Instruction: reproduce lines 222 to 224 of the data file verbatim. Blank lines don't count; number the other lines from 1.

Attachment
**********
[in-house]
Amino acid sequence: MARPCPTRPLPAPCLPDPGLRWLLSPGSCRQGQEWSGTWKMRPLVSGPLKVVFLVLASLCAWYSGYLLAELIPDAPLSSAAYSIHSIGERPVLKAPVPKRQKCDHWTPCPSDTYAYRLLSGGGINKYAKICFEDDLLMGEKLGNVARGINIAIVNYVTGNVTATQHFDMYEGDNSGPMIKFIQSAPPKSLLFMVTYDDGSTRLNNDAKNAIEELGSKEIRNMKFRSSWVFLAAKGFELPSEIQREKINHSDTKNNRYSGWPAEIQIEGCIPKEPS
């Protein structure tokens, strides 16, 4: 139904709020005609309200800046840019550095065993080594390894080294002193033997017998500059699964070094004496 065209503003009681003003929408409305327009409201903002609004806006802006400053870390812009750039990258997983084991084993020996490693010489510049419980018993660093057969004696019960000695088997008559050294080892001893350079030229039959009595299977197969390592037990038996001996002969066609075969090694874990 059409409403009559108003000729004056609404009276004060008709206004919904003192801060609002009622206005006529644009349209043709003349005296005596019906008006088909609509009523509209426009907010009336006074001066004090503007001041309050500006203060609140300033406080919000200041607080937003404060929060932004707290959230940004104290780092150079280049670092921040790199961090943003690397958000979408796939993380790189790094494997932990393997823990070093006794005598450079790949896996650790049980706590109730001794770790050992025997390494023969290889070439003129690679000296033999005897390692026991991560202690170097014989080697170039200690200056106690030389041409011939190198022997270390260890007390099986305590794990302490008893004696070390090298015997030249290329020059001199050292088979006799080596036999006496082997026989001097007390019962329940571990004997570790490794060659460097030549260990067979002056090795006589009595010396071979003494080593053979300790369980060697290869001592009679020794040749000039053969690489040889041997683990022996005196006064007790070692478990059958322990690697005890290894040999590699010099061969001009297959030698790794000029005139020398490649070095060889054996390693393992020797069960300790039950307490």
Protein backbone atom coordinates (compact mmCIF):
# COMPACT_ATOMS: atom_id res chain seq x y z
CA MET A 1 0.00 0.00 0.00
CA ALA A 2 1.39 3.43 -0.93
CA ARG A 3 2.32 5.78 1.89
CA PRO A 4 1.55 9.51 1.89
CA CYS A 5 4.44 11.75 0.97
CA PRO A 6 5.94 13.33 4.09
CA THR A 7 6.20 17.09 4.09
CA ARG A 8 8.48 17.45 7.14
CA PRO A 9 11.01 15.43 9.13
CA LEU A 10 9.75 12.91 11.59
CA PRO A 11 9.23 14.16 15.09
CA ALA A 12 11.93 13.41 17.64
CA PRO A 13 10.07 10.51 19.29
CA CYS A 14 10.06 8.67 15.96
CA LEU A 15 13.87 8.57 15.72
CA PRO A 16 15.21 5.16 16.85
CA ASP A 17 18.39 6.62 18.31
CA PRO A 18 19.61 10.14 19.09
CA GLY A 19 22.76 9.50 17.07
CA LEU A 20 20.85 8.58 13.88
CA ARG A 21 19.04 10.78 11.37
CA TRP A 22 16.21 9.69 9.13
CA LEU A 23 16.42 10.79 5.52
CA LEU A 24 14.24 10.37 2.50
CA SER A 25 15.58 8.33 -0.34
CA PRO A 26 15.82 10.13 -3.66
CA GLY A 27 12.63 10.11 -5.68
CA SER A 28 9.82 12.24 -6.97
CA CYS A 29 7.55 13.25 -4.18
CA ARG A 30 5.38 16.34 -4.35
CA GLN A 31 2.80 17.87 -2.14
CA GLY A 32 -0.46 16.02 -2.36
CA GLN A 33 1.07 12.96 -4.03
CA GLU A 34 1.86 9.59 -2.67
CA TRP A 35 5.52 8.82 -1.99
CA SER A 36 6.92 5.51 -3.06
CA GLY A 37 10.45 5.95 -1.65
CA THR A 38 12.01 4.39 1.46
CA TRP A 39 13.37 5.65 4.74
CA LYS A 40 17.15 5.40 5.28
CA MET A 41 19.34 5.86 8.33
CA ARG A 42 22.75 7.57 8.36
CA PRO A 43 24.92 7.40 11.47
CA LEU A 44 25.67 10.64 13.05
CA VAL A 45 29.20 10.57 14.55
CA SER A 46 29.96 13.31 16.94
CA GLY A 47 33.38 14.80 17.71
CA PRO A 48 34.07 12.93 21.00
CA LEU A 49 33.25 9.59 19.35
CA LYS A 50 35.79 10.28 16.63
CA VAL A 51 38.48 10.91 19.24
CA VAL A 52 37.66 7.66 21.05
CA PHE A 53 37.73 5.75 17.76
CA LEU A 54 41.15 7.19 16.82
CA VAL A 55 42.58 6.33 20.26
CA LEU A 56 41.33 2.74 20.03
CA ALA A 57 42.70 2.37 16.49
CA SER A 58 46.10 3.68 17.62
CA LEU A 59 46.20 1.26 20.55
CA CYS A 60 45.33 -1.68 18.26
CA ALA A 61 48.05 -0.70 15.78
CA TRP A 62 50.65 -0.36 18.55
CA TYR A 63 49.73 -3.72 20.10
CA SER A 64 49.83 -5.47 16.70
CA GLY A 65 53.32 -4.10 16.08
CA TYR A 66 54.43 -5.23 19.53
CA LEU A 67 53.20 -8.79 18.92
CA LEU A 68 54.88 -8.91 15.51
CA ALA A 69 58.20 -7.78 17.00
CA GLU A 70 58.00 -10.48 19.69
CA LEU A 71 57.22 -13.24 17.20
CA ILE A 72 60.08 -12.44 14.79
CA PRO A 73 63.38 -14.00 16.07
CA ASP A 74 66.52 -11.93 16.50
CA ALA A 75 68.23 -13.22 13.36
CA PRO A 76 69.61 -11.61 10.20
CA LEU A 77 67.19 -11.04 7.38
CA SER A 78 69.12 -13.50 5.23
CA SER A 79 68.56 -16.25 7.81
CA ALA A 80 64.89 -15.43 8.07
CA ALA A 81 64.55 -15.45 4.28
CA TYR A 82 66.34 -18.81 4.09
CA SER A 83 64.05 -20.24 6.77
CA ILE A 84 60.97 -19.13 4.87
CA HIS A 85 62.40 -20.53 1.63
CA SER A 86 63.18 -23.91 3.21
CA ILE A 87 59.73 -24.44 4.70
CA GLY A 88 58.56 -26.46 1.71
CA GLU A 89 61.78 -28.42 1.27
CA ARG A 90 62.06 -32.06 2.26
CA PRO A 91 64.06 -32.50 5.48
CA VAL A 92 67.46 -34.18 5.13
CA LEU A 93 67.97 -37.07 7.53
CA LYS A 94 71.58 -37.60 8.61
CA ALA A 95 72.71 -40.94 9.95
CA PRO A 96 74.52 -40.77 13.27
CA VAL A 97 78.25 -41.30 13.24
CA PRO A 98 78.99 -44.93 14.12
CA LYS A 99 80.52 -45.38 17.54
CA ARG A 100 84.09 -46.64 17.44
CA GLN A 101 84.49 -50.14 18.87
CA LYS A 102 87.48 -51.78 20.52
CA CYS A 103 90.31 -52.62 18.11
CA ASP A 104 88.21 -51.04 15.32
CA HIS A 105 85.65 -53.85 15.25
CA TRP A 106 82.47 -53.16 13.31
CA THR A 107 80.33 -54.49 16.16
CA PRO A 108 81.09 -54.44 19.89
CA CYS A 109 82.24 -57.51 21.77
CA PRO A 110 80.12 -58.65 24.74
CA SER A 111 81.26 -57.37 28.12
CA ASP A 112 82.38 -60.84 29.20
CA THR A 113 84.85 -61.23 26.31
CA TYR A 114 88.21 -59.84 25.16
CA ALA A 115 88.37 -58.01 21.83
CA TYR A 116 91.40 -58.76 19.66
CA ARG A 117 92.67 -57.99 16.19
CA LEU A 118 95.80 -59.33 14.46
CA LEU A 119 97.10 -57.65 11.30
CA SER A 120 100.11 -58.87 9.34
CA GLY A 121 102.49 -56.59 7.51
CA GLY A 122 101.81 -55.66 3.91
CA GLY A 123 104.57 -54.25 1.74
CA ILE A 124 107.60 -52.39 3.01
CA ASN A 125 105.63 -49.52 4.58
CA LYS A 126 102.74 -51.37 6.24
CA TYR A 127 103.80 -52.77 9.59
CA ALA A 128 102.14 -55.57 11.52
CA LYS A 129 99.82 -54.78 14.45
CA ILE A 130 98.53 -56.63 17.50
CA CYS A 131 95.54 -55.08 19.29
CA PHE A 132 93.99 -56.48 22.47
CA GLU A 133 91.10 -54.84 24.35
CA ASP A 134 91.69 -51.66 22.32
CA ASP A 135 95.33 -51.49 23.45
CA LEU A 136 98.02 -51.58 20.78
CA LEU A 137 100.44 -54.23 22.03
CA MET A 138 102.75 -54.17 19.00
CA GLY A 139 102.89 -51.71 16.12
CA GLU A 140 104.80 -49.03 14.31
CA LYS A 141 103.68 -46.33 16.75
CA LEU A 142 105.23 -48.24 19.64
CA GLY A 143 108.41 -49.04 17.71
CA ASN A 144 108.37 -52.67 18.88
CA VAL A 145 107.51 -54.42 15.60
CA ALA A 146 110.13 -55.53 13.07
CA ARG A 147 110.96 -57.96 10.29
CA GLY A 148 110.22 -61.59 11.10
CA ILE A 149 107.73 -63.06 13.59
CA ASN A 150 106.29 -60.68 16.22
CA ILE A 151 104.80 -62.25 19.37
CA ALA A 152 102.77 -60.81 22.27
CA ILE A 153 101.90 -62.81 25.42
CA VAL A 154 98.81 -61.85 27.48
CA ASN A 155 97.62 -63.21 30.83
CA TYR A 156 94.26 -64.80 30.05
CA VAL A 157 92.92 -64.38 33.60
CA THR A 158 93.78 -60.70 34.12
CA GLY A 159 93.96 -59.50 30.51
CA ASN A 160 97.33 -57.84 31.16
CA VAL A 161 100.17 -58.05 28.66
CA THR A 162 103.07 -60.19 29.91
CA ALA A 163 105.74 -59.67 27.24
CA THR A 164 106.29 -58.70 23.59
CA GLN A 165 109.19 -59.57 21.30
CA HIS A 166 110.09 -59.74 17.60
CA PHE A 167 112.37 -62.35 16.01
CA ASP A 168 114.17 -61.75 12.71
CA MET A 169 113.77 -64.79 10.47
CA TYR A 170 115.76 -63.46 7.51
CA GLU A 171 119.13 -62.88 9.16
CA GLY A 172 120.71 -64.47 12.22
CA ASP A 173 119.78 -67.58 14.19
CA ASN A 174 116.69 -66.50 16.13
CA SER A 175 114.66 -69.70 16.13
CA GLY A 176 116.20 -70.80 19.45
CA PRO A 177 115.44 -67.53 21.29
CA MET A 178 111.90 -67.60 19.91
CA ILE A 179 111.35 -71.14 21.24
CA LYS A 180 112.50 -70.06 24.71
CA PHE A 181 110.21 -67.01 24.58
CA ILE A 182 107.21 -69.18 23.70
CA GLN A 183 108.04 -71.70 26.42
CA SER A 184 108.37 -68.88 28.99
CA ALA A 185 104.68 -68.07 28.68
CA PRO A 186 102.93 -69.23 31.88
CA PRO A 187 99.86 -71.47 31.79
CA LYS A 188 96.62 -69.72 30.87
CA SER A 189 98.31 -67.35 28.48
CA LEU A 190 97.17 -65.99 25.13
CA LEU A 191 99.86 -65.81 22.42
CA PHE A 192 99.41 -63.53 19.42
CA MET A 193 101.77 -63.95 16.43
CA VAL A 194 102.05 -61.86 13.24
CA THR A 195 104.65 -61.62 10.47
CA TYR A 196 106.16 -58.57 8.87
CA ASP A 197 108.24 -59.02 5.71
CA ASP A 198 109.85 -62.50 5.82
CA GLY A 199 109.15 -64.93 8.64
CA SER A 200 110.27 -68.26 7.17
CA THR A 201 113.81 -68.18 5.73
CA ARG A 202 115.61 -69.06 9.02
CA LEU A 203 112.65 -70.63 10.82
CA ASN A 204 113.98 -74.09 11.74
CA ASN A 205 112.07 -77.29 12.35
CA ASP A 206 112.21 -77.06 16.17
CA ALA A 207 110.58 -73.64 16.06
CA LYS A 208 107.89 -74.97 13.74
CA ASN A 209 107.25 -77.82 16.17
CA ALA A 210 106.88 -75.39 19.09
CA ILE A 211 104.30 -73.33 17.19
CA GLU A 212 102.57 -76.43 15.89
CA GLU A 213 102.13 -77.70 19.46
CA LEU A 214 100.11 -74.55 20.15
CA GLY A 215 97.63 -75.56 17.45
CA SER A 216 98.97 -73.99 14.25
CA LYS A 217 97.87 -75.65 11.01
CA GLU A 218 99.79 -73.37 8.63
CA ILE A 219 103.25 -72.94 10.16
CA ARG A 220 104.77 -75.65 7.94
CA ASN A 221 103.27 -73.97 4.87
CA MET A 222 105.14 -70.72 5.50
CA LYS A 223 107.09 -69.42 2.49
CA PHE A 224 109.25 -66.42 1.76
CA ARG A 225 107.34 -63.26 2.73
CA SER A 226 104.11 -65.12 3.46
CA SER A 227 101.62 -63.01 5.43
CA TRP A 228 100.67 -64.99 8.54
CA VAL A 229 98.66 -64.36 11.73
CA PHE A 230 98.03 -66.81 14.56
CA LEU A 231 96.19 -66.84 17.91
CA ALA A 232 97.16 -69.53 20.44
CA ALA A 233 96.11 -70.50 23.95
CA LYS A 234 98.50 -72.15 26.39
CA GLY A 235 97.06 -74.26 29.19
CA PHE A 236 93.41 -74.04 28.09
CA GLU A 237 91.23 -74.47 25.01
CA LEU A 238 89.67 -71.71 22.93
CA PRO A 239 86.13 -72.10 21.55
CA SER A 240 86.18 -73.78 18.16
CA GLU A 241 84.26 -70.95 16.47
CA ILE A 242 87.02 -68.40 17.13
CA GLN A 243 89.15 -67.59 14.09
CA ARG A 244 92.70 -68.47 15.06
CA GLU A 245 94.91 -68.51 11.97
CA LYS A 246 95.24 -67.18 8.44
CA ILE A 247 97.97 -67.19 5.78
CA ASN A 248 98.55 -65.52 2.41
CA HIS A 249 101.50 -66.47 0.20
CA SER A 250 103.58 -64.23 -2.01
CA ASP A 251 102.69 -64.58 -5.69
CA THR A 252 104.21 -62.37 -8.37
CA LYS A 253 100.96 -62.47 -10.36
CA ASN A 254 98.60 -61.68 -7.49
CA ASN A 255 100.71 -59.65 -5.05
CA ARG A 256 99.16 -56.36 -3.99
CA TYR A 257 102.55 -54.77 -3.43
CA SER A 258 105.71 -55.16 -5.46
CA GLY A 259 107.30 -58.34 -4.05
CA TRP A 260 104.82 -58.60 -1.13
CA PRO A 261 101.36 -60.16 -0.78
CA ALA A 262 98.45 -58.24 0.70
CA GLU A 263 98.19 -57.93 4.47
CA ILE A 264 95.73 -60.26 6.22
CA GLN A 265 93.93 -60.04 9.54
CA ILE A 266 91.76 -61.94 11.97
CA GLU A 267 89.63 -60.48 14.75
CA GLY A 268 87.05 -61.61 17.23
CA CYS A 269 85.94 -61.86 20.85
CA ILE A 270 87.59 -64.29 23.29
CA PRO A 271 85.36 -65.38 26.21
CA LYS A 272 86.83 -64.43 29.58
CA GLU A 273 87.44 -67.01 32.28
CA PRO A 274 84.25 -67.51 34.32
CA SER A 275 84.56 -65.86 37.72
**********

CA LYS A 217 97.87 -75.65 11.01
CA GLU A 218 99.79 -73.37 8.63
CA ILE A 219 103.25 -72.94 10.16